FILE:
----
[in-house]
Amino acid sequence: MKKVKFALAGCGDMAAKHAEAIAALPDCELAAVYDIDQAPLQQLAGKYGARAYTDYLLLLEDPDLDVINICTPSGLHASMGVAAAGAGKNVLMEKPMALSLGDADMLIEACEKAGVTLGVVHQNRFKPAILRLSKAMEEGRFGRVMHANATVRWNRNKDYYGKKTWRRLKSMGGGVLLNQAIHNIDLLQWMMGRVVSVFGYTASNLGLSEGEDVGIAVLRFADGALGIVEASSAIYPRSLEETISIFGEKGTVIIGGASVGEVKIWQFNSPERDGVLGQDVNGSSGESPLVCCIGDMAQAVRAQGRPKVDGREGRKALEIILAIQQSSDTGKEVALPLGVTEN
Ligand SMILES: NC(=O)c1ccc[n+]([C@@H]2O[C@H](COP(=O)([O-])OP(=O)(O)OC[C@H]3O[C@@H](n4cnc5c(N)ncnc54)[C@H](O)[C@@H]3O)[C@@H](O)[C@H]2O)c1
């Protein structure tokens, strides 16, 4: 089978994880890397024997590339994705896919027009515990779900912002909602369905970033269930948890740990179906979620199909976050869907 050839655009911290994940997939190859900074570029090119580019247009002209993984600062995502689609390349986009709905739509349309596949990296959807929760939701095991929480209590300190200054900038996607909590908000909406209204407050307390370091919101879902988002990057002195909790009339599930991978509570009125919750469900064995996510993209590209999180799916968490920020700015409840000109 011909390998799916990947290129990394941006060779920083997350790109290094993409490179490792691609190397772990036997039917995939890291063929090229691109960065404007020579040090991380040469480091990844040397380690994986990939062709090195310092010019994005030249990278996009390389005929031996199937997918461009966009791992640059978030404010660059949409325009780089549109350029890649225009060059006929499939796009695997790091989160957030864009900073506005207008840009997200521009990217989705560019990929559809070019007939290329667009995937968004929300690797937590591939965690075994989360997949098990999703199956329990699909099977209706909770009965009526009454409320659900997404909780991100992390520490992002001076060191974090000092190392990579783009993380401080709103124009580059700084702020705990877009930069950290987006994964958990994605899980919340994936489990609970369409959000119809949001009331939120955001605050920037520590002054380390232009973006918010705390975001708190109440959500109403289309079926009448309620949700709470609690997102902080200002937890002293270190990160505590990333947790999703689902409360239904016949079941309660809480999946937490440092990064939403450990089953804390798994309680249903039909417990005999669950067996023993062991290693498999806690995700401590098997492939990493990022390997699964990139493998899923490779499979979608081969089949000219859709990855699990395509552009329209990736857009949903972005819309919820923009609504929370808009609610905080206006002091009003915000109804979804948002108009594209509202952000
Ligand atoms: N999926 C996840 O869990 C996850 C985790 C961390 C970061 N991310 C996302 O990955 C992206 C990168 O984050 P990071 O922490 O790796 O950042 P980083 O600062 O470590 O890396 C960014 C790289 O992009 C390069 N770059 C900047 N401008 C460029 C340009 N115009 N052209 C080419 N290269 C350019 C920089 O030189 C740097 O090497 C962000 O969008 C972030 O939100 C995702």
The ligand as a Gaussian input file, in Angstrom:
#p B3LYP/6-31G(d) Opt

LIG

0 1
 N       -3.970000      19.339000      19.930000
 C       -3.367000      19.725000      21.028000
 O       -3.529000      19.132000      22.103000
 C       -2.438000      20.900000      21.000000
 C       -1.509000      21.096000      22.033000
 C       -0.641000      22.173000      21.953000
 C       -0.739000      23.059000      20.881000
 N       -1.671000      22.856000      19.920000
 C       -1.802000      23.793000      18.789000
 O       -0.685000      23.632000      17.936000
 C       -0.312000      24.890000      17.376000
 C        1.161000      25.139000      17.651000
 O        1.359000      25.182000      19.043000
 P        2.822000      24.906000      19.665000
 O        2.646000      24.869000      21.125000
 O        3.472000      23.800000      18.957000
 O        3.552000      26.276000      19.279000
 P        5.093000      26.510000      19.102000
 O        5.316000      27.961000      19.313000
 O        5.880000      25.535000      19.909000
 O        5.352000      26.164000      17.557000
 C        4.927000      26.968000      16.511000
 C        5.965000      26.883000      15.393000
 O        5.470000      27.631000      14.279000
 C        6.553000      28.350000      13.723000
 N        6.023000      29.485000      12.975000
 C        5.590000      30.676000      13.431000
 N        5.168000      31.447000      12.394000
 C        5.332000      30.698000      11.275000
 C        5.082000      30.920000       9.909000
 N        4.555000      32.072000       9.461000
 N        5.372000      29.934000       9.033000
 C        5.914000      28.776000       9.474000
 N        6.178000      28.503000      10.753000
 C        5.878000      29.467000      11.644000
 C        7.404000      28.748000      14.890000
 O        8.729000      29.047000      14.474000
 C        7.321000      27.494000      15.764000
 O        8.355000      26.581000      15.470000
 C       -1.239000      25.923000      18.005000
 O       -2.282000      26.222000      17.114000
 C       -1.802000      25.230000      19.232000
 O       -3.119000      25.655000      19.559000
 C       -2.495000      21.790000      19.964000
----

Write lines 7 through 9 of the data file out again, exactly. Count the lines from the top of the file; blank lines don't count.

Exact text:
#p B3LYP/6-31G(d) Opt

LIG

0 1